Their body is covered in a hard exoskeleton that they shed when they grow – they can even regrow any missing legs!
They’re covered in itchy, pinkish hair that they’ll flick at predators to distract them
One was recorded eating a hummingbird, which gave them their name, but they’ll usually eat insects, amphibians and small reptiles.
The species was first discovered in 1917 by Cândido Firmino de Mello-Leitão, a Brazilian zoologist who is considered the founder of Arachnology in South America.
These tarantulas live in burrows, and don’t use webs to catch their prey like house spiders. But they do sometimes leave a strand of web outside their burrow to alert them to prey! They have long fangs and venom to paralyze and catch their prey. Their venom is painful but isn’t fatal to humans, and they’re most likely to run away from you or flick their irritating hairs. Sometimes they also kick these hairs onto their webbing or burrow and can be brushed up into the air if disturbed.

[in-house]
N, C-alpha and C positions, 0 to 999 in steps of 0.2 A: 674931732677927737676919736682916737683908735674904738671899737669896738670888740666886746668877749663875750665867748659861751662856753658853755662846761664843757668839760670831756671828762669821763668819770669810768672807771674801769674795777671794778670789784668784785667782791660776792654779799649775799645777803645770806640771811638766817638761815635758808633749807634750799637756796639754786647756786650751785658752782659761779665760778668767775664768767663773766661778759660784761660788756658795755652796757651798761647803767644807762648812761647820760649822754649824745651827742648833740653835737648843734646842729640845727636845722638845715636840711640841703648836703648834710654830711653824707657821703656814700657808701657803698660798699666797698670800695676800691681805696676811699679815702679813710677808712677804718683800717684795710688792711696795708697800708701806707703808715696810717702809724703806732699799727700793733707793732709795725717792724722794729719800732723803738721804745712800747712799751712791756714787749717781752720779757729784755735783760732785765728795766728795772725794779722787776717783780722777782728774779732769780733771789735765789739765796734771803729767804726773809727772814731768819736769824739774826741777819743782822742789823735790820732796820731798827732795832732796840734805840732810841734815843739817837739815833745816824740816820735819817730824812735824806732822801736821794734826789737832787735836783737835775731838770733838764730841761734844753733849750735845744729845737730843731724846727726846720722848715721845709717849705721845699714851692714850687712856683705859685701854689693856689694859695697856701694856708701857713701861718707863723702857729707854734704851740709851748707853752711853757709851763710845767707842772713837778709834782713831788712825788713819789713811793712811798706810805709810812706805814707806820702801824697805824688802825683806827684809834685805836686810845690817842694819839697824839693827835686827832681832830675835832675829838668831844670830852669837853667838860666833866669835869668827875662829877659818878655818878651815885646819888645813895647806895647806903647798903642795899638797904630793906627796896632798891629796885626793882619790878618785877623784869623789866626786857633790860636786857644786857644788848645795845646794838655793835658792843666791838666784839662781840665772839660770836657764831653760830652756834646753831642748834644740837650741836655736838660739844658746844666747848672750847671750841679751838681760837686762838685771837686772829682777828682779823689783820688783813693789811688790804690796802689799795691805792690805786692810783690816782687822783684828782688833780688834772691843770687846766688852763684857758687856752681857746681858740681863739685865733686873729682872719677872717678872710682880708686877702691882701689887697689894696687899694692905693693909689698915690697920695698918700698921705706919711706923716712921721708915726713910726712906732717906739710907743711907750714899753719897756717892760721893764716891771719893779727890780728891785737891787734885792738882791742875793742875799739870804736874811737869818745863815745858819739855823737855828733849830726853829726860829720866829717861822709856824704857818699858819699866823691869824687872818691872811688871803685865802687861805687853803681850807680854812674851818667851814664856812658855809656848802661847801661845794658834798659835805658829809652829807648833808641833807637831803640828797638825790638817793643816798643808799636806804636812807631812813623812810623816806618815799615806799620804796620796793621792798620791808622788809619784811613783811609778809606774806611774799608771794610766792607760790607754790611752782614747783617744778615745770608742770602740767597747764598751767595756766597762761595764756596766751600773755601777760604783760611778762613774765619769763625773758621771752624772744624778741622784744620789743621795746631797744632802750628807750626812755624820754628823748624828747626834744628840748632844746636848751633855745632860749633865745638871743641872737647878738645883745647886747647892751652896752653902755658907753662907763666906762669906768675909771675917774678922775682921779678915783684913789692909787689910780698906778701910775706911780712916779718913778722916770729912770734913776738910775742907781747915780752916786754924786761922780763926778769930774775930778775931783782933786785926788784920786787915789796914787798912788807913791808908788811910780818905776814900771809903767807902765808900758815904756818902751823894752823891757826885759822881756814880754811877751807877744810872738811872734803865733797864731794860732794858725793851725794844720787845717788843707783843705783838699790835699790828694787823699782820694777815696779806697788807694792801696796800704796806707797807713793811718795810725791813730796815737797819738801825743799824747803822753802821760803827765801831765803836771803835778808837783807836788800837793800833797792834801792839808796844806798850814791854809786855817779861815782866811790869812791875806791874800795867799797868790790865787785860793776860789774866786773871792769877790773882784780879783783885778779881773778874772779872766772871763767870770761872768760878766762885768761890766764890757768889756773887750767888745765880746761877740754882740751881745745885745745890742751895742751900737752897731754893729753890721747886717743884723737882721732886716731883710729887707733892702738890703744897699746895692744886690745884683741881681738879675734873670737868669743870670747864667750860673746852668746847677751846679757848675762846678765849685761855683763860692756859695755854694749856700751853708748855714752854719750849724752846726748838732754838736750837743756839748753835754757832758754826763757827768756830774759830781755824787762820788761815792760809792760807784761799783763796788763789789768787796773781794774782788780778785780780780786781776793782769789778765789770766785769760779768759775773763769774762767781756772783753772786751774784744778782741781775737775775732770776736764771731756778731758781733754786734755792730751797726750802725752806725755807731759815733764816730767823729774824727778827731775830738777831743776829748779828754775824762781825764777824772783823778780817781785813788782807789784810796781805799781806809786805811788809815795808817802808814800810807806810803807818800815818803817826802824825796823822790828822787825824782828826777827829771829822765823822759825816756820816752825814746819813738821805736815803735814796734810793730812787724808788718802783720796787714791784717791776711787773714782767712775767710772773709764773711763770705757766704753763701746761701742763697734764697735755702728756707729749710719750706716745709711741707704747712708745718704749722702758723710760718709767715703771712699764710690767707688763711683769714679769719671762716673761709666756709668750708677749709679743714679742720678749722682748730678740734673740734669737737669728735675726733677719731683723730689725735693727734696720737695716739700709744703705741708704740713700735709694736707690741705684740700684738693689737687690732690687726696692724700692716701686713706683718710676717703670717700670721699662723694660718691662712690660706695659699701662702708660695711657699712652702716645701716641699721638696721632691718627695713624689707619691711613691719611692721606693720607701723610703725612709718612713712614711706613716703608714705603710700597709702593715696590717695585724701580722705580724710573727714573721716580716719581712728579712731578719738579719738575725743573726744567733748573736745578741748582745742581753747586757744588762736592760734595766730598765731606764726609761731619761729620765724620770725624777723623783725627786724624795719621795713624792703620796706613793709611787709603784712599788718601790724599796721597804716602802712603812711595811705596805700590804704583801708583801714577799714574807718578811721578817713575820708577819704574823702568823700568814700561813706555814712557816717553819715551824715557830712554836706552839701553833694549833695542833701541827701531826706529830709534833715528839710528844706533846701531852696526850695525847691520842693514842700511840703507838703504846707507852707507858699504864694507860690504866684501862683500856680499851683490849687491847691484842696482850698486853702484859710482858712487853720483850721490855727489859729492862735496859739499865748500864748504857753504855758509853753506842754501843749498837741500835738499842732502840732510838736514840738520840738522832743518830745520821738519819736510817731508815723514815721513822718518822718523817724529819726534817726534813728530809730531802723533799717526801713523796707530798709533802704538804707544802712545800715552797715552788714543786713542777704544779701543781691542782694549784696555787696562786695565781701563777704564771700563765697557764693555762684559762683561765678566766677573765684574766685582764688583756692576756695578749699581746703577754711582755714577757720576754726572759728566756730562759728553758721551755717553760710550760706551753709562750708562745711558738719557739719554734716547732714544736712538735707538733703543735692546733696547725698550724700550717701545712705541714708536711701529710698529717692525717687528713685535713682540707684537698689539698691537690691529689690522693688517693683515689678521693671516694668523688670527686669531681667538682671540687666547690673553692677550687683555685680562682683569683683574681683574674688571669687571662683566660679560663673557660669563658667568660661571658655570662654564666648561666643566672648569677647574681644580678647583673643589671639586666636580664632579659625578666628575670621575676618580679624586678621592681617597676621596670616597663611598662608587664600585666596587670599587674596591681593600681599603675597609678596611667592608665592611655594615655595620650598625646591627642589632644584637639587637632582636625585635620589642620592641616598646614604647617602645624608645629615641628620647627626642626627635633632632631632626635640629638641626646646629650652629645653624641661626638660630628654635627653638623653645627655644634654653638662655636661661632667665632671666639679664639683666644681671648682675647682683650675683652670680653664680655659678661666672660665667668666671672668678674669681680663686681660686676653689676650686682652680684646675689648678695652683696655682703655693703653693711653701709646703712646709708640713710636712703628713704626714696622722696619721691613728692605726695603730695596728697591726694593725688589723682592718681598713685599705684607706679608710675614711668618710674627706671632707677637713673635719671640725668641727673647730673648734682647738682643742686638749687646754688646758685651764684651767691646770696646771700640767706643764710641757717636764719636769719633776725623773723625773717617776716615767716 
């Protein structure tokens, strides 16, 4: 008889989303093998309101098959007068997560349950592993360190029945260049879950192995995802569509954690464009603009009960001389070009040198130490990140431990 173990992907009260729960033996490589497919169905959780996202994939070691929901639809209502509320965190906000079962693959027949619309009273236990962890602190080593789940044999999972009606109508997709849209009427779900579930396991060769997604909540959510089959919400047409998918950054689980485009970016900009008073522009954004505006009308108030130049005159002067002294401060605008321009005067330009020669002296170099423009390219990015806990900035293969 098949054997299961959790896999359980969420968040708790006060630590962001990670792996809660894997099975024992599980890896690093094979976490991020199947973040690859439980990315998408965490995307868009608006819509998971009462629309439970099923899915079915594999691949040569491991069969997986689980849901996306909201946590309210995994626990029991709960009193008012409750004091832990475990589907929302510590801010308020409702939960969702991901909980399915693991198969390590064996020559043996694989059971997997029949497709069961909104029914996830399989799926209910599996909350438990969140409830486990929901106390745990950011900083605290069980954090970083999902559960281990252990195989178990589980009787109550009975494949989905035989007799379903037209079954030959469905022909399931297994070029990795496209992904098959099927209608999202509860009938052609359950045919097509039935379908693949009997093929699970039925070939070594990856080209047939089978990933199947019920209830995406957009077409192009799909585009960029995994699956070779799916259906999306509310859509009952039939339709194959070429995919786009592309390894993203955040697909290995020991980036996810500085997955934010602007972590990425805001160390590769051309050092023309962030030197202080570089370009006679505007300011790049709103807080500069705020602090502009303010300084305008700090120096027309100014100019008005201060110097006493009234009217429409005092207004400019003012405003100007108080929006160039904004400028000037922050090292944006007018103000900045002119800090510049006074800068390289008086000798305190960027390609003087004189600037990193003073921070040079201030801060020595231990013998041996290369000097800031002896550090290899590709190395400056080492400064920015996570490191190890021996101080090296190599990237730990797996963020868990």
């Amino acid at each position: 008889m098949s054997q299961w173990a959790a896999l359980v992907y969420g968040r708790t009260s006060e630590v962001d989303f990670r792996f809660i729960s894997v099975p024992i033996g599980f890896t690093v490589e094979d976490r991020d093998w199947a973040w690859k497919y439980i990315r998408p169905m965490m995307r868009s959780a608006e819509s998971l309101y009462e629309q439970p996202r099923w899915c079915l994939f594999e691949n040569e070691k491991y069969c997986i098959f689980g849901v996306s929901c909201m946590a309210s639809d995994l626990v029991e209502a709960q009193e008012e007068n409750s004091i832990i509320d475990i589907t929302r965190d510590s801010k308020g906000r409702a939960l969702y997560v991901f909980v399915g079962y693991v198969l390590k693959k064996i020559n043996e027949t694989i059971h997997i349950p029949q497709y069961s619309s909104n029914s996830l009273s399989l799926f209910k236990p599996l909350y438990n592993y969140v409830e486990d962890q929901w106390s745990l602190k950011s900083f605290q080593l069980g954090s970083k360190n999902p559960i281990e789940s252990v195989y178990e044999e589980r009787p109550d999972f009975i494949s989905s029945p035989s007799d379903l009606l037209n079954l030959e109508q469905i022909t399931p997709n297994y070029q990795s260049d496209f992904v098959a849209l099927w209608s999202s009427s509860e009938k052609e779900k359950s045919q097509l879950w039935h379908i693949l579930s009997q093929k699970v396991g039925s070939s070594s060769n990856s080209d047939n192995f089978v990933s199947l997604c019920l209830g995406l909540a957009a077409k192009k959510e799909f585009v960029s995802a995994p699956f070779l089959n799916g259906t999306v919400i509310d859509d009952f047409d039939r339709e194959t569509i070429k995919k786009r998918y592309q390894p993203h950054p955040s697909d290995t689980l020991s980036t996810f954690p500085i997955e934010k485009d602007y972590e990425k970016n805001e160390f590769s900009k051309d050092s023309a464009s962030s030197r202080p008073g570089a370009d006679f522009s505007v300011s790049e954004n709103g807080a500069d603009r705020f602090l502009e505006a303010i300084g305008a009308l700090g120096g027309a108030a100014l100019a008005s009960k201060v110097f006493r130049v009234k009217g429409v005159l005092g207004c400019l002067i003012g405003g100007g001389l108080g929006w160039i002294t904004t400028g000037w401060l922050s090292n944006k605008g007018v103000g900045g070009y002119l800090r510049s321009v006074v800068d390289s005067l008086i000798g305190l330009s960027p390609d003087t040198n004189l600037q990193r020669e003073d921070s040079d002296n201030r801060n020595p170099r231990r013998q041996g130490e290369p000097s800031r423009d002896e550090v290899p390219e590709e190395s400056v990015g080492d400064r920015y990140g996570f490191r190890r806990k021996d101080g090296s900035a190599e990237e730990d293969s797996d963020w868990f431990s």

The females are much larger than the males, but often less vibrant in colour. During breeding, the female will sometimes eat the male if he is too slow to run away! This large meal then sustains the next generation of tarantulas. The egg sack can contain up to 2,000 eggs though not all of these make it to adulthood. Baby tarantulas are often called spiderlings or ‘slings’.
Come and see the world’s largest spider at Spirit of the Jaguar!
Latin America is home to some of the most extraordinary wildlife! Visit this amazing indoor habitat to see our jaguar, sloths and of course the Brazilian salmon pink bird-eating tarantula… if you dare!